Jim Emberger | Commentary | TJ.news | 24 April 2023
(Short form ‘Letter to the Editor’ follows)

Premier Higgs likes to project the image of an experienced business leader, but his current effort to resurrect shale gas reveals that he more closely embodies his other reputation as a, “Data, my ass,” decision maker.

There is unequivocal data in the latest report from the International Panel on Climate Change, which shows that we cannot develop any new fossil fuel source if we hope to escape the dire consequences of a warming climate. This data was researched by virtually the entire global community of climate scientists and institutions.

Knowing this, any suggestion to now begin a shale gas industry, (designed to last for decades) directly contradicts the data, and constitutes an intellectual, not to mention moral, failure.

Data show that: the fossil fuel industry is Canada’s leading source of greenhouse gas (GHG) pollution; the global warming effect of methane (natural gas) is 86 times more powerful than carbon dioxide over 20 years; and methane is the fastest-growing GHG.

Fracking produces a lot of carbon dioxide by burning huge amounts of fossil fuels.  This, plus well-documented leakage of methane from the entire shale gas lifecycle, mean that fracked gas may be as bad as burning coal to generate electricity.

Thus, Higgs’s idea of switching the Belledune power plant from coal to fracked gas to lower provincial GHGs directly denies all the data.  Even the International Energy Agency, once a champion of shale gas, acknowledges that gas can no longer be a transition fuel.

Data from non-climate fracking research overwhelmingly supports continuing our current moratorium.  Fracking’s serious threats to health are growing in type and number, as the “safe distance” from wells grows longer.

Fracking pollutes both ground and drinking water. It produces copious air pollution. Ever-longer wells use huge and growing amounts of freshwater, and produce correspondingly more toxic wastewater, for which no safe, affordable method of disposal exists. It causes earthquakes.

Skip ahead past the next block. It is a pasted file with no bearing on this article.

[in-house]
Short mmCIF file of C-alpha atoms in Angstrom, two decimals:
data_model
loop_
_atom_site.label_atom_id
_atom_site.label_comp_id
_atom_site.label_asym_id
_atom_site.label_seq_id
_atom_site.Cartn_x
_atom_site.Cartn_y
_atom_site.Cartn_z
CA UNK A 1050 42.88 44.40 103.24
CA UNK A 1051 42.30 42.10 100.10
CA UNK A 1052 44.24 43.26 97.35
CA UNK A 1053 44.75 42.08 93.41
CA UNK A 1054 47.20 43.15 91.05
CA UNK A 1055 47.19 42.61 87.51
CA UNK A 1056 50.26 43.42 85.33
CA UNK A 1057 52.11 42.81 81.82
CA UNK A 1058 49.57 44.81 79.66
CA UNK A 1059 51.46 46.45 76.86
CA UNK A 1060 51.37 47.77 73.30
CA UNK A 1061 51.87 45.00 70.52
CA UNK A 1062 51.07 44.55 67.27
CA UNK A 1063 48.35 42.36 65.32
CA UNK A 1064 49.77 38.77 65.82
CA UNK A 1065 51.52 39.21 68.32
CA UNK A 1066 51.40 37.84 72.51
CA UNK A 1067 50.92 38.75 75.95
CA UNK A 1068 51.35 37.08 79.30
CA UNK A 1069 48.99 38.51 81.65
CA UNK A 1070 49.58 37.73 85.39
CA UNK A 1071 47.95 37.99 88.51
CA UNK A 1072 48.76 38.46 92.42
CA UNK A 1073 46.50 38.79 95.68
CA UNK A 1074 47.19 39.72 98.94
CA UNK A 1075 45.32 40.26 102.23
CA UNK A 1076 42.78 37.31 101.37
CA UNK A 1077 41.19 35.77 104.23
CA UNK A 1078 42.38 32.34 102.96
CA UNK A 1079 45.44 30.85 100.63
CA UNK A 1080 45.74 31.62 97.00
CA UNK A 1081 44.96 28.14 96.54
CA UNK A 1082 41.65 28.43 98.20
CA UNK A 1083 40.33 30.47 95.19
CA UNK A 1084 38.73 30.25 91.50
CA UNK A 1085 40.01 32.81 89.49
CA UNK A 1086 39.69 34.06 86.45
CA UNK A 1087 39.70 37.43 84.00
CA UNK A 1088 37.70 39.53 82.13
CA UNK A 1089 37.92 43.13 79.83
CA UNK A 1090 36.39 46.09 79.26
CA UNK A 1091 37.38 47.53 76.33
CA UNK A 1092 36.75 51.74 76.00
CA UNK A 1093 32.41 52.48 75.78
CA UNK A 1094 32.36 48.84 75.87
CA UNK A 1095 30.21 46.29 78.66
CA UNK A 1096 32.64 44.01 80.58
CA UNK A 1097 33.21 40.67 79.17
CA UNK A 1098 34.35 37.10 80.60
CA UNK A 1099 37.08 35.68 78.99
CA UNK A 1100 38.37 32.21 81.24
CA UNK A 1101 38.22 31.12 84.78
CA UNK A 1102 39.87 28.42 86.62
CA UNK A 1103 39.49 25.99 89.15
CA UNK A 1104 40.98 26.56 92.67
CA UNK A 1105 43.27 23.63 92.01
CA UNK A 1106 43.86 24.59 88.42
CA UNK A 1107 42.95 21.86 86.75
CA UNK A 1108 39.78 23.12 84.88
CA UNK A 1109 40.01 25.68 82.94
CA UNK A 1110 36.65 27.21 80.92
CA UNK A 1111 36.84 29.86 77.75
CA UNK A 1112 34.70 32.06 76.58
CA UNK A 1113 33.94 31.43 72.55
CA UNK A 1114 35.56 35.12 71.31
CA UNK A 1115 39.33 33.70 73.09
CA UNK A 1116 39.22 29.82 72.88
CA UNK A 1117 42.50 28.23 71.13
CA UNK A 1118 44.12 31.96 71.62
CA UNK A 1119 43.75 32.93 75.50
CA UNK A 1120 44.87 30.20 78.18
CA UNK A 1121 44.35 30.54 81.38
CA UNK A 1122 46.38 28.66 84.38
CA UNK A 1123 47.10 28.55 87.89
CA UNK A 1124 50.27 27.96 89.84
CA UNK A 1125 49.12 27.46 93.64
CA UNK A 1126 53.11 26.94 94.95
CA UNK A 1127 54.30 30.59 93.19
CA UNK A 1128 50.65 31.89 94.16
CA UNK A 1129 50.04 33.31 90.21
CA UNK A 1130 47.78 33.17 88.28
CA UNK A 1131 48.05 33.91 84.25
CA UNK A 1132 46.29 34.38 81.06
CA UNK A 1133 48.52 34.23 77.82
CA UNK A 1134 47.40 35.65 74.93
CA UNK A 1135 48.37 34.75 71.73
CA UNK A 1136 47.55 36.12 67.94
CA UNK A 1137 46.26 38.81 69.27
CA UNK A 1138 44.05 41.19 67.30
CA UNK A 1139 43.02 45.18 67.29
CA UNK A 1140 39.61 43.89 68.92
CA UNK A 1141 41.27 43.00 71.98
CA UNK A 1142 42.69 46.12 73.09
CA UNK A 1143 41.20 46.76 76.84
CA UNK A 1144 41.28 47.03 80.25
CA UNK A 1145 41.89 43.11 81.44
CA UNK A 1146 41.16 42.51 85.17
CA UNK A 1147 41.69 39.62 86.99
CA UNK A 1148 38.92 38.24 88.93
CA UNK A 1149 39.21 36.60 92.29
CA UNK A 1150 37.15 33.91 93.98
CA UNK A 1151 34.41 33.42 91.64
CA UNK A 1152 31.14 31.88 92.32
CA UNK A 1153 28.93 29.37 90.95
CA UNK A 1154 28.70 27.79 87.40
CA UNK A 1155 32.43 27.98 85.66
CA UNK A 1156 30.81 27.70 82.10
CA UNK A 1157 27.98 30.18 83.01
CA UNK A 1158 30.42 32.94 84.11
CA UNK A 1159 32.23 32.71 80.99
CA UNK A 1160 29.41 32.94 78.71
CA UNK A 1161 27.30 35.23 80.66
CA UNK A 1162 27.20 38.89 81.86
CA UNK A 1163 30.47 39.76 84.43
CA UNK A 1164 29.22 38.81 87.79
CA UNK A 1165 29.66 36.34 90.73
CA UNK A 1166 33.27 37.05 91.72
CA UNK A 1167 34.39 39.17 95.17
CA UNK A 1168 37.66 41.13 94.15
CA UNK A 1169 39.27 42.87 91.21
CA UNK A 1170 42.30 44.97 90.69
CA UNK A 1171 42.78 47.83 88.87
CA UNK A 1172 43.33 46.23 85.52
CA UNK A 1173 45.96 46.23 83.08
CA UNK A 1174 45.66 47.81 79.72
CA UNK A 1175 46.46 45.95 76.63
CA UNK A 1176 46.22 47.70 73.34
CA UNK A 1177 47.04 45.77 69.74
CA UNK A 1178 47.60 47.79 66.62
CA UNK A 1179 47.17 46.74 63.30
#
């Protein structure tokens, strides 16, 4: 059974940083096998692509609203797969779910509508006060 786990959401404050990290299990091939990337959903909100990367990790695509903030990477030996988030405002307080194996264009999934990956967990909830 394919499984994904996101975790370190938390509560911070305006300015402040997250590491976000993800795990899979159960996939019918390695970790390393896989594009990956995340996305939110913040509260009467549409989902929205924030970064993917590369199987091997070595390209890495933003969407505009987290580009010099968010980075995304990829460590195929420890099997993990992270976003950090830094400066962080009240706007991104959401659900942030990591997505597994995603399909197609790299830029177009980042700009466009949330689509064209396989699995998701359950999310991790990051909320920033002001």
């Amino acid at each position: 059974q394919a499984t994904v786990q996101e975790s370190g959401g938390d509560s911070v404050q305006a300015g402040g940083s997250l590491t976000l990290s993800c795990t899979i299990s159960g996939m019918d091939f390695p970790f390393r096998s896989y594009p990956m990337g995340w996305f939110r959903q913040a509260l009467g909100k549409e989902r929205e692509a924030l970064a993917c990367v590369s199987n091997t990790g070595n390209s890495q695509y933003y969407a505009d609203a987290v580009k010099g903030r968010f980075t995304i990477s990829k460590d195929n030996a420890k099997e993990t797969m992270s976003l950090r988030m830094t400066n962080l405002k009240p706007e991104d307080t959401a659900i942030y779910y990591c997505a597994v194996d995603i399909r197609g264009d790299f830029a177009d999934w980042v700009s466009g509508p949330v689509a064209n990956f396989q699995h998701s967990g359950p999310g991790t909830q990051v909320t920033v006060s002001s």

In sum, the data show that none of the standards for lifting the moratorium can be met.

Higgs denies historical data, too; believing he can bring back shale gas by simply convincing First Nations community leaders to make a deal.

While the RCMP raid in Elsipogtog was dramatic and memorable, it was just one event in years of opposition to fracking by a historic alliance of First Nations, anglophones and francophones across the province, which included unions, public health, physician and nursing groups, religious organizations, community groups, environmentalists, and groups formed just to oppose fracking.

Thousands of non-Indigenous people signed petitions, demonstrated, attended educational meetings, and participated in civil disobedience, risking arrest along with their Indigenous allies.  They filed a lawsuit against the Alward government, and later voted that government out.

This overwhelming demonstration that there is no social licence for fracking in the non-Indigenous community is more data that Higgs ignores.

Even his reprehensible attempt to bribe First Nations with promises of $1.6 billion in shale gas money over 20 years woefully lacks supportive economic data.

No one knows how much N.B. gas is economically recoverable, and the past year has seen record volatility in gas prices. The gas market is shrinking through conservation, a renewable energy boom, and price volatility.